But the craft was flying just out of reach of communication, between two satellites. When engineers could finally contact Starliner, they made the spacecraft thrust itself higher, but it was too late. The confused capsule had been burning fuel to maintain its position, and didn’t have enough left to execute that crucial push toward the ISS.

Starliner had no choice now but to return to Earth. The capsule was supposed to circle the planet for about a day until it reached the ISS. It was to dock autonomously with the station and remain there for a week before detaching, streaking through the atmosphere, and parachuting down in New Mexico.

Engineers will now instruct the capsule to fire up its engines a few more times this afternoon to get into the right position for a landing on Sunday.
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Re: SPACE - random thread about space stuff

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Man Boeing just cant seem to do anything right these days.
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Re: SPACE - random thread about space stuff

Post by Kraken »

It's a setback for Boeing -- which received $1.6B more than SpaceX did -- that gives SpaceX a good shot at being first to carry passengers, if they ace their in-flight abort test next month. If they fail that, it's a big setback for NASA's commercial crew program -- they're going to have to buy more seats from the Russians.

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Re: SPACE - random thread about space stuff

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Man I hope SpaceX didn't install those metal windows on their capsules.
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Re: SPACE - random thread about space stuff

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Daehawk wrote:Man I hope SpaceX didn't install those metal windows on their capsules.
I understood that reference!

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Re: SPACE - random thread about space stuff

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Re: SPACE - random thread about space stuff

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Science Alert
It was found along the side of a road in a remote Australian gold rush town. In the old days, Wedderburn was a hotspot for prospectors – it occasionally still is – but nobody there had ever seen a nugget quite like this one.

The Wedderburn meteorite, found just north-east of the town in 1951, was a small 210-gram chunk of strange-looking space rock that fell out of the sky. For decades, scientists have been trying to decipher its secrets, and researchers just decoded another.

In a study published in August this year, led by Caltech mineralogist Chi Ma, scientists analysed the Wedderburn meteorite and verified the first natural occurrence of what they call 'edscottite': a rare form of iron-carbide mineral that's never been found in nature.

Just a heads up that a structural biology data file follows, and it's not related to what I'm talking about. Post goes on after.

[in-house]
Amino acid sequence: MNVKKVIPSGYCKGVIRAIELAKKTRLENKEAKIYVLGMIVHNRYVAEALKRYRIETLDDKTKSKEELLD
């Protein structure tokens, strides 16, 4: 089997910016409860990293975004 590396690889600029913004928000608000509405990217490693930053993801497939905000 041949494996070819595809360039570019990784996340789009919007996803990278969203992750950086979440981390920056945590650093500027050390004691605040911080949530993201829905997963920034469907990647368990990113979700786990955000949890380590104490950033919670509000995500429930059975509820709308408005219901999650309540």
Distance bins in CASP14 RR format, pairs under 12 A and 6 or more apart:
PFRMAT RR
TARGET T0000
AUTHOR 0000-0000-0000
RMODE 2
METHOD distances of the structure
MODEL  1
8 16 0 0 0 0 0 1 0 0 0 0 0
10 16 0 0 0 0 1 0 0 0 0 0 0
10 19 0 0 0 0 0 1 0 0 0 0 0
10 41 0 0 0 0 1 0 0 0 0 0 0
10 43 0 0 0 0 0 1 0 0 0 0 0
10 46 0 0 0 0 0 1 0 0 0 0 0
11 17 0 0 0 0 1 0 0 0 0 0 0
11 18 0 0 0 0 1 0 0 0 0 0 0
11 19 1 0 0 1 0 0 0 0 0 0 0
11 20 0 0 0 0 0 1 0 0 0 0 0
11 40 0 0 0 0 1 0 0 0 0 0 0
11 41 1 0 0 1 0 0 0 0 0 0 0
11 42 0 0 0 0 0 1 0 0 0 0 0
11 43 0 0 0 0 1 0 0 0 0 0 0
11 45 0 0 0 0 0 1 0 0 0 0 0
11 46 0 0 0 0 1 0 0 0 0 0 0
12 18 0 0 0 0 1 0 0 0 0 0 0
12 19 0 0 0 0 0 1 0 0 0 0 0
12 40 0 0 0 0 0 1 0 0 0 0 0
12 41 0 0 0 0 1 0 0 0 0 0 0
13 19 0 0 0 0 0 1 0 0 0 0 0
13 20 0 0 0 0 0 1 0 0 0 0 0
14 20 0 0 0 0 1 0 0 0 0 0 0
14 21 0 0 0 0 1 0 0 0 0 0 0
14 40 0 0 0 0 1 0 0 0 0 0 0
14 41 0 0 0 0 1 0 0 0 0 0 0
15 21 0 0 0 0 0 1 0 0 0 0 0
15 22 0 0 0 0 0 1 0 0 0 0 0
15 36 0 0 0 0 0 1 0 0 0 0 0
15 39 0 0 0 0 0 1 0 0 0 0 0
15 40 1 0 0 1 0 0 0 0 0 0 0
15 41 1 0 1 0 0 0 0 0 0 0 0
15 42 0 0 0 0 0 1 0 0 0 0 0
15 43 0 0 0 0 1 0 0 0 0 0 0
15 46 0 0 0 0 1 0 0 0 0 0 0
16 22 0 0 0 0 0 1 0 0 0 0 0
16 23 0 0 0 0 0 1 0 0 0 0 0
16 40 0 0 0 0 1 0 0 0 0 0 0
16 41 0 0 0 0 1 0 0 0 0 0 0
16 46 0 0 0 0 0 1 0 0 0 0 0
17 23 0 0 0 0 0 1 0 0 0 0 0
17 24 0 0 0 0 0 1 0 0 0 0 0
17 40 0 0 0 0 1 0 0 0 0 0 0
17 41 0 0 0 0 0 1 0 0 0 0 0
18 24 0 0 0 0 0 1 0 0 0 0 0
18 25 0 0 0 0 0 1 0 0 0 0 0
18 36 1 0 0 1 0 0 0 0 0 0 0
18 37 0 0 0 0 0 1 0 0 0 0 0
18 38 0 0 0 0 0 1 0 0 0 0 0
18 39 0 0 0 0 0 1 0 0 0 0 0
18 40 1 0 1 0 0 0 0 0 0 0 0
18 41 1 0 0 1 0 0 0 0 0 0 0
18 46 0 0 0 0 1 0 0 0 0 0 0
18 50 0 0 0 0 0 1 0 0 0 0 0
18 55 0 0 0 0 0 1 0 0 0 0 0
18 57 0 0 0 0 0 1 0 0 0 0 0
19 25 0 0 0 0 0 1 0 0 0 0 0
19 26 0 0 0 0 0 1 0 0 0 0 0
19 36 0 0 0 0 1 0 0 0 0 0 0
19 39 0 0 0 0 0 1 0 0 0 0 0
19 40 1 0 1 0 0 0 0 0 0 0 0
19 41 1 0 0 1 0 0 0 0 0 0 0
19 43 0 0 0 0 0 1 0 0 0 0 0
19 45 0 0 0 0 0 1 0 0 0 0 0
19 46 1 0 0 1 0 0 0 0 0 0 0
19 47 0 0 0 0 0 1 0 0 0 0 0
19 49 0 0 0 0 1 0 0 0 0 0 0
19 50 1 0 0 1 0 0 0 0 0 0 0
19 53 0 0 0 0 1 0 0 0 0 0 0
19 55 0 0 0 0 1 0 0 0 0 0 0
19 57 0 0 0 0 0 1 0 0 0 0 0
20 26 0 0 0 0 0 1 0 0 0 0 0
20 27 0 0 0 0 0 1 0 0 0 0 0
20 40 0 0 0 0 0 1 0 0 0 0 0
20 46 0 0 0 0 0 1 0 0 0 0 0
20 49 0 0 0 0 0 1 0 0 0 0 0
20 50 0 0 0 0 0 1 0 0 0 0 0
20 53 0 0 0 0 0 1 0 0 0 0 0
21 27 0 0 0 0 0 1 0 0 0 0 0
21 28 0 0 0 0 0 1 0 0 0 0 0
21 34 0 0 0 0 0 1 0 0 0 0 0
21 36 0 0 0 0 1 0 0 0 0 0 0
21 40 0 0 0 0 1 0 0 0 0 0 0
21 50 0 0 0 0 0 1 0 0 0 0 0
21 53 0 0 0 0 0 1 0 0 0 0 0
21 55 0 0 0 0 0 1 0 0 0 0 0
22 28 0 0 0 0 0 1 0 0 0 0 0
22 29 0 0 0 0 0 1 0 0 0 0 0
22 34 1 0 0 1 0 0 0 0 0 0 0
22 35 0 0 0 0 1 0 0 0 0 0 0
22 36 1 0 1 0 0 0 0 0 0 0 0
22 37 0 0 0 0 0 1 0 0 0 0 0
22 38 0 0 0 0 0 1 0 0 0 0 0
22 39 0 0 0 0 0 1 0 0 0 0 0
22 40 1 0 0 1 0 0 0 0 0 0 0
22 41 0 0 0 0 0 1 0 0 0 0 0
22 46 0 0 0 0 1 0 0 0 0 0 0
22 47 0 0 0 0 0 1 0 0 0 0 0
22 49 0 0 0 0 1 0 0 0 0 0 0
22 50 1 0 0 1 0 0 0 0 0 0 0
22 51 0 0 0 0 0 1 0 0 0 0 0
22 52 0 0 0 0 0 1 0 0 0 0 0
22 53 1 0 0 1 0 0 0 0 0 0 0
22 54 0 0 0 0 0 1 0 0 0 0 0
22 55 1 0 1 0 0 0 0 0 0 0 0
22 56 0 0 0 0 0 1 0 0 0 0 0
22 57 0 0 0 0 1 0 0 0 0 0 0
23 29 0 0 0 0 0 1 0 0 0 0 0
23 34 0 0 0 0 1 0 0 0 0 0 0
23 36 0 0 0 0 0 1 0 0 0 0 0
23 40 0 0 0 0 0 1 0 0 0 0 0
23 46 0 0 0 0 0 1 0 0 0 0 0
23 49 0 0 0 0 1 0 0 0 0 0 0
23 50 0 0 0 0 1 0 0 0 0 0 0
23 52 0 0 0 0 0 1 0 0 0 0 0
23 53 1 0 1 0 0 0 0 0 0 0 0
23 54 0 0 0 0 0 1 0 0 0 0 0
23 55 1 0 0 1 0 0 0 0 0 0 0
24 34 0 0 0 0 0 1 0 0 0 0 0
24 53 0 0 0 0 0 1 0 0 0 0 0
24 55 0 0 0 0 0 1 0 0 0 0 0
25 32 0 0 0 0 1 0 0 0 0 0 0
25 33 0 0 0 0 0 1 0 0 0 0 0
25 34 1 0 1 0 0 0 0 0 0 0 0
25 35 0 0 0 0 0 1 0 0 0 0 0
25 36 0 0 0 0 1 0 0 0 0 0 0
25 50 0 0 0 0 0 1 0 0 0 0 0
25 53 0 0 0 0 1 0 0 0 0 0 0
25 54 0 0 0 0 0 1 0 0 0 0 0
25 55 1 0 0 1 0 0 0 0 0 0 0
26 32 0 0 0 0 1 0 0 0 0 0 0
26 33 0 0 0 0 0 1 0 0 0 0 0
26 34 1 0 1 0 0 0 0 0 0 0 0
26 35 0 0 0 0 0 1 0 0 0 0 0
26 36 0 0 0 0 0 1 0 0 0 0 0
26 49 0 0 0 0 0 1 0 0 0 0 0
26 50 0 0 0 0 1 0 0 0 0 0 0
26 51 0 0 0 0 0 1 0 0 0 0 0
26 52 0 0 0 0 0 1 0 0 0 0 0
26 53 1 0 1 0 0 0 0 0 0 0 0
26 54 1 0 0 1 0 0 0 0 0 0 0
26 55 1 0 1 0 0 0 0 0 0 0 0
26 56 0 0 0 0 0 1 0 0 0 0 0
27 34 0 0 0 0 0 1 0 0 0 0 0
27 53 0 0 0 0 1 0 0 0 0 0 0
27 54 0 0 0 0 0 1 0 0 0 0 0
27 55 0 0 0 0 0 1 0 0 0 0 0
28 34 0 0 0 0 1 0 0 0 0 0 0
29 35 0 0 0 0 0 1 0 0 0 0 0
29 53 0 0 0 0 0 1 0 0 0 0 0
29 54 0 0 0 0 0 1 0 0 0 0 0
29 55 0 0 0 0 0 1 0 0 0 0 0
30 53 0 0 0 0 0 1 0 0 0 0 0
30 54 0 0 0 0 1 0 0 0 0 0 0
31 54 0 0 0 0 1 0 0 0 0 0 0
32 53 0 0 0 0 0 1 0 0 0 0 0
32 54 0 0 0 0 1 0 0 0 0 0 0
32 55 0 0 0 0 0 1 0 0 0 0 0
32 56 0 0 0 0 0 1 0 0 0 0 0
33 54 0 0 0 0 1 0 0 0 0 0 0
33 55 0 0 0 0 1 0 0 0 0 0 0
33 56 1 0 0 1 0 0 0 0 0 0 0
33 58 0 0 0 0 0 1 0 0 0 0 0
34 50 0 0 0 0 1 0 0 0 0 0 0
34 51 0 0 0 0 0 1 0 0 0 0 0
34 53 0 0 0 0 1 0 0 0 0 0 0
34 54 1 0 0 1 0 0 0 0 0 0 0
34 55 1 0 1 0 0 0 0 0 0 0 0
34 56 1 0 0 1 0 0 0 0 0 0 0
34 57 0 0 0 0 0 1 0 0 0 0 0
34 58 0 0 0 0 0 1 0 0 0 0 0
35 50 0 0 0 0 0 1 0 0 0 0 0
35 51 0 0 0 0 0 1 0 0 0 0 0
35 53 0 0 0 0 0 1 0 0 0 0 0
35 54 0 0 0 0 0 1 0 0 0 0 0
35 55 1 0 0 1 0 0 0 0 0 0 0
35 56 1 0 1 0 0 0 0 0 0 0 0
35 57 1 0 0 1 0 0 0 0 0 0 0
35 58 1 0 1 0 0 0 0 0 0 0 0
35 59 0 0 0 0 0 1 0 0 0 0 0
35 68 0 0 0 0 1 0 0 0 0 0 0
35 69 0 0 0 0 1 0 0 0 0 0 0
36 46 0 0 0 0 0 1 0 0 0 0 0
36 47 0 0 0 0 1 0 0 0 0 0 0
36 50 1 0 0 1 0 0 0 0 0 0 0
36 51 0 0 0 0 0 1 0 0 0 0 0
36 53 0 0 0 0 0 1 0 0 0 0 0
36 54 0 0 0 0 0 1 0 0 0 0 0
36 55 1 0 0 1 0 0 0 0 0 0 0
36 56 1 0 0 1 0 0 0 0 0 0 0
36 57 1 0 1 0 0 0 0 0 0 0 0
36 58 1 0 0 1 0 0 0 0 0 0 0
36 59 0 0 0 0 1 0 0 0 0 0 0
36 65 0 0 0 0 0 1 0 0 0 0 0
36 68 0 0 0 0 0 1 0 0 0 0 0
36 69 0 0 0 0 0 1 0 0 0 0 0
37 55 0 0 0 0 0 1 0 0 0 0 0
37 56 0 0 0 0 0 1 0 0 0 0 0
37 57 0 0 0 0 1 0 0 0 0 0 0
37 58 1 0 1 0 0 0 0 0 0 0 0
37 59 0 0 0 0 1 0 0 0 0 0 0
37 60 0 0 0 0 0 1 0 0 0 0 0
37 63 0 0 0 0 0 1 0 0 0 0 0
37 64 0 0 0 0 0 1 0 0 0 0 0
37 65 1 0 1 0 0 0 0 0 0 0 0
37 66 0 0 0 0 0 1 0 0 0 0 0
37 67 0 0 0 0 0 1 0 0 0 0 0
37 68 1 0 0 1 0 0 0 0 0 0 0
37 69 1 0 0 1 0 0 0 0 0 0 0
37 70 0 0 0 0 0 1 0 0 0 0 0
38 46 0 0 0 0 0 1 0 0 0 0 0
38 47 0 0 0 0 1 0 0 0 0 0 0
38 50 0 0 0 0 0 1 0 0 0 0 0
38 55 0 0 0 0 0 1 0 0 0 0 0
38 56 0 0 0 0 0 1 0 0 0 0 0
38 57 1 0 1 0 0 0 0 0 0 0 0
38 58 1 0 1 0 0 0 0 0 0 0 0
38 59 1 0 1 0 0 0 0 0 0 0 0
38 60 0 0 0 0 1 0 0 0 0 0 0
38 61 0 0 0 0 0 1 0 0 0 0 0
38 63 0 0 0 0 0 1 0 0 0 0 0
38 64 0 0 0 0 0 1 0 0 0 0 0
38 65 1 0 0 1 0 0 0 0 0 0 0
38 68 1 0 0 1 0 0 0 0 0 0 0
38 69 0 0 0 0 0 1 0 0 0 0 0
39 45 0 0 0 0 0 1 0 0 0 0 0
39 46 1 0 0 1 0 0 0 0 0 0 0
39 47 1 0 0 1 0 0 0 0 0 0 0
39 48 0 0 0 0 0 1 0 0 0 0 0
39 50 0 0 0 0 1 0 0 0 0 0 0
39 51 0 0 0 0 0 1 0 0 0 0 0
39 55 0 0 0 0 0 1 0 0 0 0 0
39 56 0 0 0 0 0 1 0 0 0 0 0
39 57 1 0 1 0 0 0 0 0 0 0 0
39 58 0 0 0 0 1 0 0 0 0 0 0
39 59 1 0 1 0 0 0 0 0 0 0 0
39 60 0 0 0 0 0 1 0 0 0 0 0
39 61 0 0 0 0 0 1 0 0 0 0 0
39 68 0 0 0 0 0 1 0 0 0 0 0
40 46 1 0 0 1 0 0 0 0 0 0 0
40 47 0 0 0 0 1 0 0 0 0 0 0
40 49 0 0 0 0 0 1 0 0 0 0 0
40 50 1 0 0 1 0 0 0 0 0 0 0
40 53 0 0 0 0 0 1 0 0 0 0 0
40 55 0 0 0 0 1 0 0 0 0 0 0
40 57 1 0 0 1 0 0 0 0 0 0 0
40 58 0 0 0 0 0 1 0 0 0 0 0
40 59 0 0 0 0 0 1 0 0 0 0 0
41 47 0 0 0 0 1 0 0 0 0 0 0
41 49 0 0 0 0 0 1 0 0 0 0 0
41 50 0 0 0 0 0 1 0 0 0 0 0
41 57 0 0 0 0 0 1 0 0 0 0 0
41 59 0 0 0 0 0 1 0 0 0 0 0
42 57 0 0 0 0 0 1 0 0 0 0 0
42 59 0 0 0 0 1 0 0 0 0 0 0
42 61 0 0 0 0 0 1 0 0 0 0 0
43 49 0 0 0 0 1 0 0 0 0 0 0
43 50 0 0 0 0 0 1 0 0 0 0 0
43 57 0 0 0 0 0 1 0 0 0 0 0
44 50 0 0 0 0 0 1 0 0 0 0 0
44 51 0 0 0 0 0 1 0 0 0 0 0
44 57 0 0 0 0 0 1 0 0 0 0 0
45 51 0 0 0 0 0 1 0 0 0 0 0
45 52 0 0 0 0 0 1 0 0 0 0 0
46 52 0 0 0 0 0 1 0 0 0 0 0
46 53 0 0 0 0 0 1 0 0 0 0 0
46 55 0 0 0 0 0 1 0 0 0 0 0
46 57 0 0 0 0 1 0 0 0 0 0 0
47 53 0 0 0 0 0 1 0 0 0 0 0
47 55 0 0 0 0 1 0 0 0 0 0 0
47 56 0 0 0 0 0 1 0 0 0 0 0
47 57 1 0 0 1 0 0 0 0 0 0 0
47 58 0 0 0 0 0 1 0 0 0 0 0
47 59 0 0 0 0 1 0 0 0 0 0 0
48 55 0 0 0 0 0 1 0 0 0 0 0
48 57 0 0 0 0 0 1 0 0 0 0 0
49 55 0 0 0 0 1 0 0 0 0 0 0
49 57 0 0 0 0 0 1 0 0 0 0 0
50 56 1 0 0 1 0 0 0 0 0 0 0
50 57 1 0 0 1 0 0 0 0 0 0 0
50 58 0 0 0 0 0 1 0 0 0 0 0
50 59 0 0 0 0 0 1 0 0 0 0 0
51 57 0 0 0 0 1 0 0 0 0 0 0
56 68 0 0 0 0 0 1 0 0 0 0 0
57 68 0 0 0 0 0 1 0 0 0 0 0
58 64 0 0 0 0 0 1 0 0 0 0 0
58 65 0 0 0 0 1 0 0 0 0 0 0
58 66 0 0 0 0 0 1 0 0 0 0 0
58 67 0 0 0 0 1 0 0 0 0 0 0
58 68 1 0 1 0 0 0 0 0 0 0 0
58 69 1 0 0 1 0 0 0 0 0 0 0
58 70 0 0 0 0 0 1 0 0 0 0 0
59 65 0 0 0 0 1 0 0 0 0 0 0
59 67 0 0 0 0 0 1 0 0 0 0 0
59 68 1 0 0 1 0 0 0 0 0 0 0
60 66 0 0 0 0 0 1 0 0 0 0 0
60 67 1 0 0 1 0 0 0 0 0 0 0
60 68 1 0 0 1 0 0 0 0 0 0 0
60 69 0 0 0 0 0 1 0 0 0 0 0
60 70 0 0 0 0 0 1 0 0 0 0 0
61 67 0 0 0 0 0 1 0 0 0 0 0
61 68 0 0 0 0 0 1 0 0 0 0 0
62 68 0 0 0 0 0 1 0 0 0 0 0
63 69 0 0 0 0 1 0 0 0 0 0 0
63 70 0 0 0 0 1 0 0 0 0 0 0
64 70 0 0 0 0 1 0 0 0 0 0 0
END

Since the Wedderburn meteorite's spacey origins were first identified, the distinctive black-and-red rock has been examined by numerous research teams – to the extent that only about one-third of the original specimen still remains intact, held within the geological collection at Museums Victoria in Australia.

The rest has been taken away in a series of slices, extracted to analyse what the meteorite is made from. Those analyses have revealed traces of gold and iron, along with rarer minerals such as kamacite, schreibersite, taenite, and troilite. Now we can add edscottite to that list.

The edscottite discovery – named in honour of meteorite expert and cosmochemist Edward Scott from the University of Hawaii – is significant because never before have we confirmed that this distinct atomic formulation of iron carbide mineral occurs naturally.

Such a confirmation is important, because it's a pre-requisite for minerals to be officially recognised as such by the International Mineralogical Association (IMA).

A synthetic version of the iron carbide mineral has been known about for decades – a phase produced during iron smelting.

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Re: SPACE - random thread about space stuff

Post by Isgrimnur »

CNN
When astronauts encounter a medical risk on the International Space Station 250 miles up from the Earth's surface, it's not exactly easy for a doctor to make a house call.

So when NASA researchers suspected a blood clot in one of their astronauts during a long-duration stay on the space station last year, they had to act quickly to treat the unexpected risk.

The blood clot was detected during a vascular study of 11 astronauts on the station to assess the effect of space on the internal jugular vein. In zero gravity, astronauts' blood and tissue fluid shifts toward the head.